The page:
Murder (151)
            Rape (643),
                Robbery (671),
                    Aggravated Assault (5,353),
                        Burglary (2,386),
                            Motor Vehicle Theft (1,151),
                                    And Arson (124) combine.
All of them put together.   Once more, we’ll repeat that for emphases.   Here in Oklahoma, we are arresting more people for marijuana than we are for: Murder , Rape , Robbery , Aggravated Assault , Burglary , Auto Theft , and Arson all put together.   --- Hard to believe but according to Oklahoma’s published own statistics, that’s the case.   And whether the cops were too busy chasing down medical marijuana patients to be bothered with rape cases is irrelevant.   Point being made here is that the actual arrest statistics speak for themselves.   Law enforcement appears to be wasting a lot of time, and energy doing the marijuana law thing instead of the serving and protecting thing.

But they still don’t give us a figure that we can plug in.   Which is why the $43-Million dollar figure was chosen (after many frustrating days of trying to tabulate just court trail expenses solely because it’s the same amount as what it is costing us to incarcerate our state prisoners for marijuana.   Is it correct, probably not, and probably much, much too conservative.   However, (yet once again) this report believes in error-ing on the side of caution.   And (truth be told) without all the proper (actual figures) of policing, court time, spent, any figure put down would be at best a guess-timent.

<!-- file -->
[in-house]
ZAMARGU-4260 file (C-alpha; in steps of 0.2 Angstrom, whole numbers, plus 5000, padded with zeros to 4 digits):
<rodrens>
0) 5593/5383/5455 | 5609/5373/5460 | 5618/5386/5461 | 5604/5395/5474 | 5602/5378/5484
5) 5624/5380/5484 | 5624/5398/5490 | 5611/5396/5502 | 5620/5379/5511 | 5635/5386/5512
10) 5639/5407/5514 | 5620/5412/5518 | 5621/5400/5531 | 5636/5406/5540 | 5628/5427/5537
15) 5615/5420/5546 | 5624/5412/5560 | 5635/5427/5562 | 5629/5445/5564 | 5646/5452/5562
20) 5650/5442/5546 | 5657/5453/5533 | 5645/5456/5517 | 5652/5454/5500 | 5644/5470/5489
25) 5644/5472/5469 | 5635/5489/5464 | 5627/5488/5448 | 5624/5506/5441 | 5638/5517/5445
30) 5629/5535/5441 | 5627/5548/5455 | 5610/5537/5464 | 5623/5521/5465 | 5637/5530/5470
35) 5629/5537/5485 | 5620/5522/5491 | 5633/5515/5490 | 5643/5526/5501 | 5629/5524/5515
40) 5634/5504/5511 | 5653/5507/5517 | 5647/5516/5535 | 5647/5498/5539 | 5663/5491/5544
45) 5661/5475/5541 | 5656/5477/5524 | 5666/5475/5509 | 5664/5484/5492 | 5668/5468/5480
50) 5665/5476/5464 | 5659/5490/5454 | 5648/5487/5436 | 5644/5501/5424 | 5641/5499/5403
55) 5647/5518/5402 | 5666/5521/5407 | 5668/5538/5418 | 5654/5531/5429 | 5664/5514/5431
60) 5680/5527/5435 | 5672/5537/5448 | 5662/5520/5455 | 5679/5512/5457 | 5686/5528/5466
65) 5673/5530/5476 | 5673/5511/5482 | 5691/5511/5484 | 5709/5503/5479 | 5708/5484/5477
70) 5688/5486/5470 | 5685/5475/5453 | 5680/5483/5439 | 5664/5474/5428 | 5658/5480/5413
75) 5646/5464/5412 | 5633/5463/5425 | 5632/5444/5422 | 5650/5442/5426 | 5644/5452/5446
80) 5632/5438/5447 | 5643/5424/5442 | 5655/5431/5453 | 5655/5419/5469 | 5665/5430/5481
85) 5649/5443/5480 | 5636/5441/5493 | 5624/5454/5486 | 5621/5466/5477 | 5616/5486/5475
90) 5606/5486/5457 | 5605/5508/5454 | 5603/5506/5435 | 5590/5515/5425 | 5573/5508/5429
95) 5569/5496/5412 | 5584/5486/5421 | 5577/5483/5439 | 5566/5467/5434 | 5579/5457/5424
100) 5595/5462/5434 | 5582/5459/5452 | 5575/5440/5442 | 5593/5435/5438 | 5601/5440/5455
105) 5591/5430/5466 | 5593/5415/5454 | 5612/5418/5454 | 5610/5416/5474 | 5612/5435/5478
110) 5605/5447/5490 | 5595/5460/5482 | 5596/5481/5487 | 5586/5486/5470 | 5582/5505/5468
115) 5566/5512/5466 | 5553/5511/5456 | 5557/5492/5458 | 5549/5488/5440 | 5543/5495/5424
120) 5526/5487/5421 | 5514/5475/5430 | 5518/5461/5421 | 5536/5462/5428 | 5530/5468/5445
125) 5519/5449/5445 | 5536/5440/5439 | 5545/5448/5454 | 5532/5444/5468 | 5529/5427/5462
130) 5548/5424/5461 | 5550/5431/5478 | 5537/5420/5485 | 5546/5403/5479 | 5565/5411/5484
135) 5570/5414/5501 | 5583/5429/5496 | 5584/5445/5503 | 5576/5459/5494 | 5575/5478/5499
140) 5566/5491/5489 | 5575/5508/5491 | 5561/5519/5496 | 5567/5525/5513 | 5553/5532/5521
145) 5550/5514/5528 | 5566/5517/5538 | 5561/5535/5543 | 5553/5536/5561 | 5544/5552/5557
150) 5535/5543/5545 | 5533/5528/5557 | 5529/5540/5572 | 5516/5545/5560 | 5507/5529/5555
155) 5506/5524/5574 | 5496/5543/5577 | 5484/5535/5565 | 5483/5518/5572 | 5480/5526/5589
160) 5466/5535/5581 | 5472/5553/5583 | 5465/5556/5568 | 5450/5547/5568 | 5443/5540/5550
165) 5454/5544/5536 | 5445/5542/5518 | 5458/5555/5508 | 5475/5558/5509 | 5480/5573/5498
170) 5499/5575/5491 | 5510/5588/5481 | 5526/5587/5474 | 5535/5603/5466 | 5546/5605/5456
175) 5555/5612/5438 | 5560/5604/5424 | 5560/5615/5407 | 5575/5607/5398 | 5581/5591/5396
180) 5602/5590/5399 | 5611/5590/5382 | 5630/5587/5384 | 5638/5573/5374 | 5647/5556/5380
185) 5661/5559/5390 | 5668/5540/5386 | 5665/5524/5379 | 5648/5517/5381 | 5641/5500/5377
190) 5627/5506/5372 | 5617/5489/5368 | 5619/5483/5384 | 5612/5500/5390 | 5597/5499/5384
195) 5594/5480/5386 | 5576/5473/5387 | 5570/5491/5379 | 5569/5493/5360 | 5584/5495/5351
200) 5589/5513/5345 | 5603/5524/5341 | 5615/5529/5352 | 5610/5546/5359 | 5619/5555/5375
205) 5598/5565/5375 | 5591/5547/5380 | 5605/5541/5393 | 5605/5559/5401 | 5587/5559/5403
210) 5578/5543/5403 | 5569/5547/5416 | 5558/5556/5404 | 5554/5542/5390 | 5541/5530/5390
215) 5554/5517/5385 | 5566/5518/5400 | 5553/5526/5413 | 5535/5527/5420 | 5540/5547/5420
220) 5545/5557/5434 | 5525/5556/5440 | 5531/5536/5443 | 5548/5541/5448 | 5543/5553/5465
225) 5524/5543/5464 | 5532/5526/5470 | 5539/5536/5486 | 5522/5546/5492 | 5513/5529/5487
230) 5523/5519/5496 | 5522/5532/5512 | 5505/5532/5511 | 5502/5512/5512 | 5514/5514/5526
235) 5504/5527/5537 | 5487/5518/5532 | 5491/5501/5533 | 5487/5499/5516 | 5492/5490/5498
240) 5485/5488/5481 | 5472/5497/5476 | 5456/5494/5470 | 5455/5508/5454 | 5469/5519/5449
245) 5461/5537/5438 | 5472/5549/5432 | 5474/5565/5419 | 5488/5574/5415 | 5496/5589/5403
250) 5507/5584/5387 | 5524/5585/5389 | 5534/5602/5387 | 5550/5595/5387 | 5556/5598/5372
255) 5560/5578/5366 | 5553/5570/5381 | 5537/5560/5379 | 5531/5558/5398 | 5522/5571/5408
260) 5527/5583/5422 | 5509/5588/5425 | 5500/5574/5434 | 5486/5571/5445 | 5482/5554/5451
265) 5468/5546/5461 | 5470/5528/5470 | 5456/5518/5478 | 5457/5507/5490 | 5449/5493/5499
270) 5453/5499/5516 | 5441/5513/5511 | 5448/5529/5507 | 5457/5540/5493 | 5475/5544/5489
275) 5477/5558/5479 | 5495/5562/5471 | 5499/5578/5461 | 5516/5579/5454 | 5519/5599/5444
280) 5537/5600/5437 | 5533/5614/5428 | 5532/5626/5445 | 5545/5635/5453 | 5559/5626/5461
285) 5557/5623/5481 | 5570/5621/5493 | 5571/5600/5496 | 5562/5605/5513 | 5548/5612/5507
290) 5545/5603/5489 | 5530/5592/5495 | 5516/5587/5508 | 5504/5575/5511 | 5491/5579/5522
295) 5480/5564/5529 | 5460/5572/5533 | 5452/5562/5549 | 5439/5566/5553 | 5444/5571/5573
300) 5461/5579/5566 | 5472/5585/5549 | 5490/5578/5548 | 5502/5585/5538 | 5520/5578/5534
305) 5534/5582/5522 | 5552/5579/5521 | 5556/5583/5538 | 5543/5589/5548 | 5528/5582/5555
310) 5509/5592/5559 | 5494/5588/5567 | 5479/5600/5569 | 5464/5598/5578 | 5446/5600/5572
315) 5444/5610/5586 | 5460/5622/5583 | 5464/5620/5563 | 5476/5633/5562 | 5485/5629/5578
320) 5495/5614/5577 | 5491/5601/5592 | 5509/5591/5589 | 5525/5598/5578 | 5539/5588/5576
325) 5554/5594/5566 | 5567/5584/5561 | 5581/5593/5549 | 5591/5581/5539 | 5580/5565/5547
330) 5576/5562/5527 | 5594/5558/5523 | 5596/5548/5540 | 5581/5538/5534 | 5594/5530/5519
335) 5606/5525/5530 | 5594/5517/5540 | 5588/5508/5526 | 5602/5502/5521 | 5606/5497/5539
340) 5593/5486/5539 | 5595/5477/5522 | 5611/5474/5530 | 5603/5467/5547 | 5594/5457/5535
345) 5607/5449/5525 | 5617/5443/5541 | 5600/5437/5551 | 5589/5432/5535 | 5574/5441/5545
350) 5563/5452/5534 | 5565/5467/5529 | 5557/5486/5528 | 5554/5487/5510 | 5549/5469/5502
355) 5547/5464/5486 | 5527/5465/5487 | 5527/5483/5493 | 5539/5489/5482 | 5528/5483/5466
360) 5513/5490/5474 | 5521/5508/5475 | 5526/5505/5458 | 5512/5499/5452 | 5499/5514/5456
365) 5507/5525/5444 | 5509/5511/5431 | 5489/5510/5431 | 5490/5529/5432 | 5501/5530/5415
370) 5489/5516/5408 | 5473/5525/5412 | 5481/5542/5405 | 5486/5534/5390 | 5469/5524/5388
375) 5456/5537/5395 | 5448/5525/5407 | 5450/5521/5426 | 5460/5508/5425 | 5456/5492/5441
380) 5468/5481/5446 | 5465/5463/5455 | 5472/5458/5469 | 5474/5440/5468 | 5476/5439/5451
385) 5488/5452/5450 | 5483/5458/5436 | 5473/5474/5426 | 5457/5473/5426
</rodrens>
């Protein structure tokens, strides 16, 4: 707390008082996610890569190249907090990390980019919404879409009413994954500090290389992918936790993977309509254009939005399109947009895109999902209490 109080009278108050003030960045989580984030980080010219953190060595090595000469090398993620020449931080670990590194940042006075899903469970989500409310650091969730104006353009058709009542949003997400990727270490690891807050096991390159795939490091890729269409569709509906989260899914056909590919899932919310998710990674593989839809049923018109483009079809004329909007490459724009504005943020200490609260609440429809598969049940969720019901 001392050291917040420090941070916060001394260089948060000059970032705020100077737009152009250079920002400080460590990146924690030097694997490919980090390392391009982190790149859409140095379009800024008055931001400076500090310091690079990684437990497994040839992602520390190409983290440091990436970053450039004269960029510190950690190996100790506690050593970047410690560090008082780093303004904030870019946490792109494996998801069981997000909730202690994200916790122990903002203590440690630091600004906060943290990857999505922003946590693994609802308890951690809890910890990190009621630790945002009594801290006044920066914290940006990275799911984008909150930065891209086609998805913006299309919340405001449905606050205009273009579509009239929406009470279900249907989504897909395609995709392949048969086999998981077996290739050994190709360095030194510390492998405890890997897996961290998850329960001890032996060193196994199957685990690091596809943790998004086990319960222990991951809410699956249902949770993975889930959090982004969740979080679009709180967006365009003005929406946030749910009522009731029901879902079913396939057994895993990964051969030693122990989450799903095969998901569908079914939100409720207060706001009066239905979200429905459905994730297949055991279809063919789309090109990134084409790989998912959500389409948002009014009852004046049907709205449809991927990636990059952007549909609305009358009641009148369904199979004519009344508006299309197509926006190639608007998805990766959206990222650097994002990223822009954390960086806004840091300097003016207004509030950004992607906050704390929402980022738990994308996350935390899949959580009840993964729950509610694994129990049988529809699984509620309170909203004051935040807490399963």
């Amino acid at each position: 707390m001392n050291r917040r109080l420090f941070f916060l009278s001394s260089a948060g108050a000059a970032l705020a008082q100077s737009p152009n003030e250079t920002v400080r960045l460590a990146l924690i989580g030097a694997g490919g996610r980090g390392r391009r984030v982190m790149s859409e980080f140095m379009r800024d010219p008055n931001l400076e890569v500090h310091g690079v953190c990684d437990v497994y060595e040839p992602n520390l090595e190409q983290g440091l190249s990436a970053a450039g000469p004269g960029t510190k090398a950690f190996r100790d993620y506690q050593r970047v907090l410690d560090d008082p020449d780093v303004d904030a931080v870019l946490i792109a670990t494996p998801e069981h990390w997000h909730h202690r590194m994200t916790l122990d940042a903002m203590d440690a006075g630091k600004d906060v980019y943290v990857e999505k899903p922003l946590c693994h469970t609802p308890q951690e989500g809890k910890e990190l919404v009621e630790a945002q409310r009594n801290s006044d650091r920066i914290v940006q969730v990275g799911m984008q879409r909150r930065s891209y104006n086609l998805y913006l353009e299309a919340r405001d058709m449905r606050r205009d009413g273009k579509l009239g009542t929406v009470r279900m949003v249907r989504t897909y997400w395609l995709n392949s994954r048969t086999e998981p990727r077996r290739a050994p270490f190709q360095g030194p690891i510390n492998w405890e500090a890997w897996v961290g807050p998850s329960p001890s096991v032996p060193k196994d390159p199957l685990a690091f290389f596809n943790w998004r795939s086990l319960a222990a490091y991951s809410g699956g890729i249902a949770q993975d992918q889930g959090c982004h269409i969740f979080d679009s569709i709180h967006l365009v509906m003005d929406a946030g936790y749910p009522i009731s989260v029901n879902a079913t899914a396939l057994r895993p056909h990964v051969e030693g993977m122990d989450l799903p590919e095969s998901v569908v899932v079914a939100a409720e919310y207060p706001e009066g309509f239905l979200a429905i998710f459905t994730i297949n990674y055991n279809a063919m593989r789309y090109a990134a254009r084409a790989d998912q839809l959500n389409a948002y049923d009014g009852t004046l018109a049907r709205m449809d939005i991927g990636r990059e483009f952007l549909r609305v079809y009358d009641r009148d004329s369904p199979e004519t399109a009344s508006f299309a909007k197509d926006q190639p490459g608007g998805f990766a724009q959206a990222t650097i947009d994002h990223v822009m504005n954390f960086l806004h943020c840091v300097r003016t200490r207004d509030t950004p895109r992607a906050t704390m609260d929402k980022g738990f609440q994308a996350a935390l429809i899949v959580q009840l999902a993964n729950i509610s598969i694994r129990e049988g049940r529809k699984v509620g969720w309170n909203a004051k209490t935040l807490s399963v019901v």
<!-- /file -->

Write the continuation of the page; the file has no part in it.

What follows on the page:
* In case you’re going to try this yourself, don’t just use local budgets at face value.   There’s always a lot of add-ons that are made and don’t forget to include state funding as well.   But take it from us, the job is impossible.   Whoever wanted to hide these things did a good job of doing it.

** To be fair, 40% of all violent crimes were solved, and it’s the non-violent crimes that skew the figure.   However, the fact still stands that 9.2% of those arrested were solely for marijuana.

The Department of Public Safety, is actually a catch-all for a whole lot of other sub-agencies, and controls everything from Oklahoma’s D.M.V. to our Highway Patrol.   Thus it seems natural to assume that legalizing marijuana (which makes up 9.2% of all arrests here in Oklahoma) would lower policing, drug testing costs, etc.   Certainly it will lower their budgetary needs.   Which at the present time has a total budget of over $211-Million dollars per year.   Of which we estimate $8.8-Million ($8,805,263 actually) of that will be saved by re-legalization.

$8,805,263 $115,413,000

The total budge of Oklahoma’s Dept. of Public Safety was (2015) $211,135,000. However, approximately 55% of that came from user fees and/or the Federal Government.   So here we are solely making use of ONLY the actual (Okla. Tax) appropriations part of their budget which was $95,709,377.

Next as 9.2% of all arrests in Oklahoma are solely for marijuana, therefore doing a little math:

        (9.2%) x ($95,709,377) = $8,805,263